We prepare our interim financial statements in accordance with accounting principles generally accepted in the U.S. (“GAAP”) for interim financial information and pursuant to the requirements for reporting on Form 10-Q and Article 10 of Regulation S-X under the Securities Act of 1933, as amended (the “Securities Act”). Accordingly, we have omitted certain disclosures accompanying annual financial statements prepared in accordance with GAAP. The accompanying condensed consolidated financial statements include our accounts and those of our wholly-owned subsidiaries. All intercompany balances and transactions have been eliminated. Under Article 6 of Regulation S-X under the Securities Act, and the authoritative accounting guidance provided by the American Institute of Certified Public Accountants Audit and Accounting Guide for Investment Companies, we are not permitted to consolidate any portfolio company investments, including those in which we have a controlling interest. In our opinion, all adjustments, consisting solely of normal recurring accruals, necessary for the fair statement of financial statements for the interim periods have been included. The results of operations for the three months ended December 31, 2012, are not necessarily indicative of results that ultimately may be achieved for the fiscal year. The interim financial statements and notes thereto should be read in conjunction with the financial statements and notes thereto included in our annual report on Form 10-K for the fiscal year ended September 30, 2012, as filed with the Securities and Exchange Commission (the “SEC”) on November 13, 2012.

Our fiscal year-end Condensed Consolidated Statement of Assets and Liabilities was derived from audited financial statements, but does not include all disclosures required by GAAP.

 

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Investment Valuation Policy

We carry our investments at fair value to the extent that market quotations are readily available and reliable and otherwise at fair value as determined in good faith by our board of directors (our “Board of Directors”). In determining the fair value of our investments, the Adviser has established an investment valuation policy (the “Policy”). The Policy has been approved by our Board of Directors, and each quarter our Board of Directors reviews whether the Adviser has applied the Policy consistently and votes whether to accept the recommended valuation of our investment portfolio. Such determination of fair values may involve subjective judgments and estimates.

The Adviser uses generally accepted valuation techniques to value our portfolio unless it has specific information about the value of an investment to determine otherwise. From time to time, the Adviser may accept an appraisal of a business in which we hold securities. These appraisals are expensive and occur infrequently, but provide a third-party valuation opinion that may differ in results, techniques and scope used to value our investments. When the Adviser obtains these specific third-party appraisals, the Adviser uses estimates of value provided by such appraisals and its own assumptions, including estimated remaining life, current market yield and interest rate spreads of similar securities as of the measurement date, to value our investments.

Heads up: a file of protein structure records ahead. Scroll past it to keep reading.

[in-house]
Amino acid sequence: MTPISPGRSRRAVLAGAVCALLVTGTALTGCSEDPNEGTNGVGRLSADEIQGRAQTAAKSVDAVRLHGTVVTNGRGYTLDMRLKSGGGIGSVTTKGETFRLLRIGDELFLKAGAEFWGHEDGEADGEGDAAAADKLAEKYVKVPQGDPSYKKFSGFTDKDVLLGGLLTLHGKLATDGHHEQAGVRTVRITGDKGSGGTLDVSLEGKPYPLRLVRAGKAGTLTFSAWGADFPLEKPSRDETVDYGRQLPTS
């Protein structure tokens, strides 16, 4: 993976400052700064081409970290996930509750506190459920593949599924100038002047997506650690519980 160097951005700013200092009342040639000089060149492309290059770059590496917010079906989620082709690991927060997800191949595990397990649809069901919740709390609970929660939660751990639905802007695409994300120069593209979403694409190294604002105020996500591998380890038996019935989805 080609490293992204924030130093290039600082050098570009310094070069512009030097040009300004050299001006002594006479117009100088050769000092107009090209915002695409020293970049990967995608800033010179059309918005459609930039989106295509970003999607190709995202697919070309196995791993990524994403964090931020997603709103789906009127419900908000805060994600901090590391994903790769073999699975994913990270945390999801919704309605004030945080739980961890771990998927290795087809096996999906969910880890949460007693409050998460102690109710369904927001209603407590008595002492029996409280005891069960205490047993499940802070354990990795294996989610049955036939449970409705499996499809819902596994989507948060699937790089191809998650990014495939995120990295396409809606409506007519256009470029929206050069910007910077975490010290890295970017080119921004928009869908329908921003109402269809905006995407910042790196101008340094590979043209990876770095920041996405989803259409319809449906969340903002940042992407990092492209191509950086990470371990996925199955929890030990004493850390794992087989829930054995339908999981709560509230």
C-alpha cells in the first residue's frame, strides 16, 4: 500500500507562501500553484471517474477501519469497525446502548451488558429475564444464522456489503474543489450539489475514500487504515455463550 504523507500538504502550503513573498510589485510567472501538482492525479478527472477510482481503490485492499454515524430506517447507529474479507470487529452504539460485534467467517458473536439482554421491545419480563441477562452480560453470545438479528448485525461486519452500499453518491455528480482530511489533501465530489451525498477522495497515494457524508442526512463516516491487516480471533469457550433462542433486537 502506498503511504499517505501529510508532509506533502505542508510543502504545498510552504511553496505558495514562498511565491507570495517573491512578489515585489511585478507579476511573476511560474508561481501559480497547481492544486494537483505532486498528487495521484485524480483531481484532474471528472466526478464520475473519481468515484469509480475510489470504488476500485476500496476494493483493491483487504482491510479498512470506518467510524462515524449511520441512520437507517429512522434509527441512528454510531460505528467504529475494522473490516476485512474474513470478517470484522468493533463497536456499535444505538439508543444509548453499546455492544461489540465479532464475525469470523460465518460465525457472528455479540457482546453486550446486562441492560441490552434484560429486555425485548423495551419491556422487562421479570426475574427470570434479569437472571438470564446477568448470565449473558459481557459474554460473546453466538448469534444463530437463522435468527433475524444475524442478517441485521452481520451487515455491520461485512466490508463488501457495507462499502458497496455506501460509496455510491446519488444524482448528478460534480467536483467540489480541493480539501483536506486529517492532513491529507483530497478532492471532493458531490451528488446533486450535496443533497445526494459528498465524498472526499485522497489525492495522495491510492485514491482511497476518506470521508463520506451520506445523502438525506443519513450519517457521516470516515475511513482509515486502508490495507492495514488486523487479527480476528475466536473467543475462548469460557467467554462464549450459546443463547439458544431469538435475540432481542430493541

The Policy, summarized below, applies to publicly traded securities, securities for which a limited market exists and securities for which no market exists.

Publicly traded securities: The Adviser determines the value of a publicly traded security based on the closing price for the security on the exchange or securities market on which it is listed and primarily traded on the valuation date. To the extent that we own a restricted security that is not freely tradable, but for which a public market otherwise exists, the Adviser will use the market value of that security adjusted for any decrease in value resulting from the restrictive feature. As of December 31 and September 30, 2012, we did not have any investments in publicly traded securities.

Securities for which a limited market exists: The Adviser values securities that are not traded on an established secondary securities market, but for which a limited market for the security exists, such as certain participations in, or assignments of, syndicated loans, at the quoted bid price, which are non-binding. In valuing these assets, the Adviser assesses trading activity in an asset class and evaluates variances in prices and other market insights to determine if any available quoted prices are reliable. In general, if the Adviser concludes that quotes based on active markets or trading activity may be relied upon, firm bid prices are requested; however, if firm bid prices are unavailable, the Adviser bases the value of the security upon the indicative bid price (“IBP”) offered by the respective originating syndication agent’s trading desk, or secondary desk, on or near the valuation date. To the extent that the Adviser uses the IBP as a basis for valuing the security, the Adviser may take further steps to consider additional information to validate that price in accordance with the Policy, including but not limited to reviewing a range of indicative bids to the extent it has ready access to such qualified information.